• Students will conduct controlled rocketry experiments and analyze the MGS and MPF missions in terms of the principles of rocketry.

    Materials for each team of 3 or 4 students

  • several balloons which, when fully inflated, are 3 to 5 inches in diameter and 1-2 feet long (party time!)
  • several plastic drinking straws (milk shake size)
  • strong adhesive tape
  • nylon fishing line
  • stopwatch or timer
  • metric measuring tape or meter sticks
  • Activity 1.1.A Student Worksheet (one per student)
  • Mars Mission Logbooks

    Materials for whole class

  • Large printed signs of Newton's Laws of Motion


    Show students a video of a rocket or Space Shuttle being launched and continuing up into orbit. (Most NASA Mission films will show this.) Have students note any changes they observe in the rocket's speed and direction. Allow time for discussion and students'sharing of personal experiences with rockets and/or launches.


    1. Explain to students that they are going to become flight engineers for NASA, working in small "Rocket Science Teams", and that their mission is to investigate how rockets work. This will involve some fun experiments with rockets made from balloons and, in the process, testing Newton's famous Laws of Motion. Place Newton's Laws of Motion on chalkboard. This Activity will illustrate two of these laws.

    2. Demonstrate experimental procedure as outlined on Student Worksheet 1.1.A. Hand out materials, and answer student questions. Then allow Rocket Science Teams time to construct their rockets and complete the experiment, recording data on individual worksheets as well as collecting all the teams'results on a class data sheet or chalkboard.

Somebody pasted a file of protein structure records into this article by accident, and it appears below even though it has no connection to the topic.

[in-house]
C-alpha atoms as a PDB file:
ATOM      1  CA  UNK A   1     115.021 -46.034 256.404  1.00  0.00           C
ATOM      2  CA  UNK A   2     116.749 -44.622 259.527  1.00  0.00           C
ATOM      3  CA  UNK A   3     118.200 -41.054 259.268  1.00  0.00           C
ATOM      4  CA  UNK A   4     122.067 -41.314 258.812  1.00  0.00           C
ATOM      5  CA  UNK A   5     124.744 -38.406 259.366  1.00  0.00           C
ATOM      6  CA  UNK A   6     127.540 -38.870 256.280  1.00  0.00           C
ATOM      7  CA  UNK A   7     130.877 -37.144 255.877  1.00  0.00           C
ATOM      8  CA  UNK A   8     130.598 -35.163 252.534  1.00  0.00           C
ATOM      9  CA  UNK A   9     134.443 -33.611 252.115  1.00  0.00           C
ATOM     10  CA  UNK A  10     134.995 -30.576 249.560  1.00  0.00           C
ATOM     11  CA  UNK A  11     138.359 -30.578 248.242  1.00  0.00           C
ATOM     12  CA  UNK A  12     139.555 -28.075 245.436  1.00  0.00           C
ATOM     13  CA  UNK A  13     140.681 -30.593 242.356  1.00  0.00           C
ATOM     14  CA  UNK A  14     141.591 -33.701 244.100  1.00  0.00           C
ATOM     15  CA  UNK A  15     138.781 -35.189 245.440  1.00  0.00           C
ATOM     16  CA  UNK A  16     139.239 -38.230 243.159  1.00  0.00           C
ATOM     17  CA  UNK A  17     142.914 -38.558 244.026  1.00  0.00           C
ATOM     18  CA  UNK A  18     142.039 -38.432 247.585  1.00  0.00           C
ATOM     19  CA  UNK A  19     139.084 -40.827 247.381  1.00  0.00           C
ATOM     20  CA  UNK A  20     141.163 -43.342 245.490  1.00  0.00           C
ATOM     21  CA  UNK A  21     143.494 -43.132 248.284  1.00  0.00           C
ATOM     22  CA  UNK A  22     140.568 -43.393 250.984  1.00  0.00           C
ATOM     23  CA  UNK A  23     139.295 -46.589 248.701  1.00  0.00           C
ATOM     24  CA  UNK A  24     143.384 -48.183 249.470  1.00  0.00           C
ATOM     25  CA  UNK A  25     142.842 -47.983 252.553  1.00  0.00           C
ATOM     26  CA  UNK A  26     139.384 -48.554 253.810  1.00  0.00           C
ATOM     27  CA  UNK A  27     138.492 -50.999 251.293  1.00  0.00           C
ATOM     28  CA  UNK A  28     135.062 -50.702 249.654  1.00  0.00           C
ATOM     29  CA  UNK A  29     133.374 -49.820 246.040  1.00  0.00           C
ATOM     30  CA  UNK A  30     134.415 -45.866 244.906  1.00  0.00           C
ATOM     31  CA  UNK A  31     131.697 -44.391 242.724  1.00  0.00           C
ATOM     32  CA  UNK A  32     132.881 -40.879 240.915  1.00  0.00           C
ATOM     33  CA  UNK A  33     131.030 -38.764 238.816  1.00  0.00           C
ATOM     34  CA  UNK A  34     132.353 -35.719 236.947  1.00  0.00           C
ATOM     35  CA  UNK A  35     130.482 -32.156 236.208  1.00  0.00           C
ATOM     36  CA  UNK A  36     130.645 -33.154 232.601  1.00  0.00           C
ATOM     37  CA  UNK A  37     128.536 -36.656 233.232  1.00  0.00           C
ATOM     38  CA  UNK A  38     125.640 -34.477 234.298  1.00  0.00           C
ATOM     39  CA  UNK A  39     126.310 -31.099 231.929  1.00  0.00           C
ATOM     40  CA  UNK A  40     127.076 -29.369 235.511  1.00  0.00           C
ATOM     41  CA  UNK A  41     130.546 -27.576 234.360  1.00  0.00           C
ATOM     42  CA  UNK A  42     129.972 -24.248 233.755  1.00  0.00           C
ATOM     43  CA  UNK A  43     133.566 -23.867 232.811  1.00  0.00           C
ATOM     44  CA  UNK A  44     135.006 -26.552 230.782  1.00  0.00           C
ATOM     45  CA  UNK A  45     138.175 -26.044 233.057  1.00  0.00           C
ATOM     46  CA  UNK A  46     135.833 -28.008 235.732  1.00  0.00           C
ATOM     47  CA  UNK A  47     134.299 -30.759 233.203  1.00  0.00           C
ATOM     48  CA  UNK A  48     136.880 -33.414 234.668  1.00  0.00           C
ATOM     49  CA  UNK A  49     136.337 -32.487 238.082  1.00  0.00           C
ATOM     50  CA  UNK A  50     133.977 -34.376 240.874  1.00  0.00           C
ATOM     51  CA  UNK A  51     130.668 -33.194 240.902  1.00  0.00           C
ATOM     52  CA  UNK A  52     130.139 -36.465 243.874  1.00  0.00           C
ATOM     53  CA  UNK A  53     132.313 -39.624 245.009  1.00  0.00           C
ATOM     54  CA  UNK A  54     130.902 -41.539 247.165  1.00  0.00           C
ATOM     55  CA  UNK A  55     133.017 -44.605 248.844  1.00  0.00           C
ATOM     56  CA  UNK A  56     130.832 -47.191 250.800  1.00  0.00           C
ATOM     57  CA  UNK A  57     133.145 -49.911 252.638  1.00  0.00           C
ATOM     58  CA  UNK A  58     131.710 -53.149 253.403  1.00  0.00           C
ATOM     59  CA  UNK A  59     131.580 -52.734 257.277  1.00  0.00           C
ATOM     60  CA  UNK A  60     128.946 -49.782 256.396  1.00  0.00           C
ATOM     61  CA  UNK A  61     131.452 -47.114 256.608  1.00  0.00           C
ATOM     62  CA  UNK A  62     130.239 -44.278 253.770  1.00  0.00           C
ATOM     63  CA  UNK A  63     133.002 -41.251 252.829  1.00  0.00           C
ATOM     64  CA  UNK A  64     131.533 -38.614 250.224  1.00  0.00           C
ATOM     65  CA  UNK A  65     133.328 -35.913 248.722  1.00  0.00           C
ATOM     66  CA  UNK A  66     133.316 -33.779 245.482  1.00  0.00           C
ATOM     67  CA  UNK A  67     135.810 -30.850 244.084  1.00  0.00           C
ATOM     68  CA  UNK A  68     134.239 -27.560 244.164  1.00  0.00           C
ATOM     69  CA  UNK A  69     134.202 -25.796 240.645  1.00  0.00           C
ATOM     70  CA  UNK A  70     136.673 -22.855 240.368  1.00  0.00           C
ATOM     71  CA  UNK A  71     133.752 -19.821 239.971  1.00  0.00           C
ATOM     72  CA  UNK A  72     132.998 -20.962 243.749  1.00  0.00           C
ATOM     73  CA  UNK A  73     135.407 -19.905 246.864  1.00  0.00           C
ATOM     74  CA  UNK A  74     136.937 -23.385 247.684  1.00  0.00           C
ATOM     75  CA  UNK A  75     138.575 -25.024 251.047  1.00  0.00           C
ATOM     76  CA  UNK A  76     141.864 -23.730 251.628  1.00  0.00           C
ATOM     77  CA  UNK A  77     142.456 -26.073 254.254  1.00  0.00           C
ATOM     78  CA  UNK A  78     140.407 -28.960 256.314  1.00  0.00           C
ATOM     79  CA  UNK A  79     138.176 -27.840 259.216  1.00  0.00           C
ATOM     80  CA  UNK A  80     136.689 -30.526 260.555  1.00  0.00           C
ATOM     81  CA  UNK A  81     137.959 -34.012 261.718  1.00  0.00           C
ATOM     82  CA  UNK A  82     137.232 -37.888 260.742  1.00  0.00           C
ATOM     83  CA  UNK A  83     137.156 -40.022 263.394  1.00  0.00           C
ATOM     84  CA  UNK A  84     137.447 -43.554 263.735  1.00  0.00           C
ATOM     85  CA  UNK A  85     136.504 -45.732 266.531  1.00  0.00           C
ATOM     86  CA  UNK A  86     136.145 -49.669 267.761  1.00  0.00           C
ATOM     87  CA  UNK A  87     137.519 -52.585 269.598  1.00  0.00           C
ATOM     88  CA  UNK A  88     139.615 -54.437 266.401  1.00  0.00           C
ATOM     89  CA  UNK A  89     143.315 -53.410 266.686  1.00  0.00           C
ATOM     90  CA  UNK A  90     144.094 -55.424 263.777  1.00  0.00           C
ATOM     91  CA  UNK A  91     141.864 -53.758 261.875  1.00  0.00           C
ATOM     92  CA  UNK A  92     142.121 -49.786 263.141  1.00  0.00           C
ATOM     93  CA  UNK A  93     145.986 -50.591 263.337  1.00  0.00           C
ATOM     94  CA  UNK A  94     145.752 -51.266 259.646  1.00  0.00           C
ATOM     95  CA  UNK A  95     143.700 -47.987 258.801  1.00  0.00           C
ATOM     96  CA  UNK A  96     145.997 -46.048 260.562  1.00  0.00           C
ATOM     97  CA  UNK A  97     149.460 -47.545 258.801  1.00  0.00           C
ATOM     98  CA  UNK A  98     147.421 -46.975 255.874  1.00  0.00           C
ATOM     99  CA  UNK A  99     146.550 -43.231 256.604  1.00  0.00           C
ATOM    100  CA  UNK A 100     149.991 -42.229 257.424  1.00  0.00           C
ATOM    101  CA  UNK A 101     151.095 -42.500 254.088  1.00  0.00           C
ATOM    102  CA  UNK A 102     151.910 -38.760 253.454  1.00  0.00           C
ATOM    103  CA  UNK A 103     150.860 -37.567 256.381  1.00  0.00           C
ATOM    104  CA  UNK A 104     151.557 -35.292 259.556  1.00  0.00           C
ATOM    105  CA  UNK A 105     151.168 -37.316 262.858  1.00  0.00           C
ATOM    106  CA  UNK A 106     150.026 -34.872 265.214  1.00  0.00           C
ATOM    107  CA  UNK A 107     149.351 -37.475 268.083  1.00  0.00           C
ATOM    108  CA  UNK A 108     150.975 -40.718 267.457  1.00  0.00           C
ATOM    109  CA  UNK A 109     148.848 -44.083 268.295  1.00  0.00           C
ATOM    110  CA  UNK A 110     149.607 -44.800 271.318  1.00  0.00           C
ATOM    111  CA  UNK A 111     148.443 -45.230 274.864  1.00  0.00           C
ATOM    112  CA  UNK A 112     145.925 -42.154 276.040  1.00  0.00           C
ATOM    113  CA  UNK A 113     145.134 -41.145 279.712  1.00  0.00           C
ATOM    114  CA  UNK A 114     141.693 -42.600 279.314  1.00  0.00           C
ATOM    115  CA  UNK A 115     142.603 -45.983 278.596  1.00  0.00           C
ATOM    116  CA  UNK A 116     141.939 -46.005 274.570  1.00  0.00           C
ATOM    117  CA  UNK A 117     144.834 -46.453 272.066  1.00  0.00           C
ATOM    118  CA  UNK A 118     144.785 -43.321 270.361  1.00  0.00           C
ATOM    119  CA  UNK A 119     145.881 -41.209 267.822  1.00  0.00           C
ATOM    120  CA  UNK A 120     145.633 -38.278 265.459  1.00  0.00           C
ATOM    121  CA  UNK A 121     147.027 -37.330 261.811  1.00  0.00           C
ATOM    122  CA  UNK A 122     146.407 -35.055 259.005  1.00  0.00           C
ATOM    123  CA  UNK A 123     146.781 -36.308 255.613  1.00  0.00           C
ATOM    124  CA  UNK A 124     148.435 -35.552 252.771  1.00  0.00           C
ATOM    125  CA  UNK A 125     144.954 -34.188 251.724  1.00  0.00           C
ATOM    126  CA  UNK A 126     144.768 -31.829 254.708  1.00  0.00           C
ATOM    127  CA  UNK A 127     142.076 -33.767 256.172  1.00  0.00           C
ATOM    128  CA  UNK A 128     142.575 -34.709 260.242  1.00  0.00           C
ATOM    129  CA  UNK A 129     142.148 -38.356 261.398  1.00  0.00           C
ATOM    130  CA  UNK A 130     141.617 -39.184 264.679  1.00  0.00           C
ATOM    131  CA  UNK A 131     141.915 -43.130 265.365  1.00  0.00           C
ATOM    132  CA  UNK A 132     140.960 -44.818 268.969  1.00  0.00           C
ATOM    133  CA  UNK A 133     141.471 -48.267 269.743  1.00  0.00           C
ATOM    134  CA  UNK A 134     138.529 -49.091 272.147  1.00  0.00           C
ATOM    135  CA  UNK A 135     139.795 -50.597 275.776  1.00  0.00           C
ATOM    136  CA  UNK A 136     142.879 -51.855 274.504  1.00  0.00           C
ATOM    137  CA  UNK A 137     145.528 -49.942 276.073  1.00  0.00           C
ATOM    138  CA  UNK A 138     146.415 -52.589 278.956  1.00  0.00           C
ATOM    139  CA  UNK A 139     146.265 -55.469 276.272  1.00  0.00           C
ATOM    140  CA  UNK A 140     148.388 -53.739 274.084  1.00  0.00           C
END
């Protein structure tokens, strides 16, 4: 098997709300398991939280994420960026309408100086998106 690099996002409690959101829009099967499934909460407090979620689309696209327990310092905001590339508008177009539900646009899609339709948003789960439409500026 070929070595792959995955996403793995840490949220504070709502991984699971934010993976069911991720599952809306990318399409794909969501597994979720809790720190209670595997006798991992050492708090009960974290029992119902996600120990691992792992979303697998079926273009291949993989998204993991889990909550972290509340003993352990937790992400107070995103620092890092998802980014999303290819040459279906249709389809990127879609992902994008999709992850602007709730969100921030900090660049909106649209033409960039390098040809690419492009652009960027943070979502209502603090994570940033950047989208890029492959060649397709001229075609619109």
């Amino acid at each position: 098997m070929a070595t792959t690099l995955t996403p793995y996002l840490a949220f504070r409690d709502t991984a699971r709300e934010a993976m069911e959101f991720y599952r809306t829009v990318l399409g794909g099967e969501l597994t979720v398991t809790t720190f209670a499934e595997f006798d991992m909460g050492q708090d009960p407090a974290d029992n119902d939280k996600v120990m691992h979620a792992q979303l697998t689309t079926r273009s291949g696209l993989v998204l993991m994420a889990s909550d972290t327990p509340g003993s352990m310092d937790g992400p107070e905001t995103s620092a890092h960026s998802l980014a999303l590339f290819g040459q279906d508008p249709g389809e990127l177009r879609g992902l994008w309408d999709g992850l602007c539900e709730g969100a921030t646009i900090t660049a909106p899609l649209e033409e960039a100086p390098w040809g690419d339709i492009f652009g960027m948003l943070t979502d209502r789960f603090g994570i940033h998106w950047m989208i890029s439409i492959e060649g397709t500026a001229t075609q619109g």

3. Discuss the results of the balloon rocket experiments with the students. In particular, ask the following:

    • Did all teams obtain the same data? How can we explain the differences?

    • When did the balloon rockets go the farthest? What caused this? (A greater unbalanced force was applied for a longer period of time.) How could they test their ideas?

    • Why did the balloon rockets stop? (There was a counter-acting force called

      friction between the string and the straw.)

    • If there were no friction between the straw and the nylon string, and no wall in the way, how would the balloon rockets behave? (They would keep accelerating until all the fuel was gone because there would continue to be an unbalanced force on the balloon.)

    • If there were no friction between the straw and nylon string, no wall in the way, and no air resistance acting against the deflated shell of the balloon, how would the rockets behave after they ran out of fuel? (They would keep going at the final speed they had when the fuel ran out.)

    • Which Law(s) of Motion does this activity illustrate and why?


    Research (using print or on-line sources) the Delta II rockets chosen by NASA for Mars Global Surveyor and Mars Pathfinder. When were these rockets designed and built? Have they been used on other space missions? What are their strengths and limitations?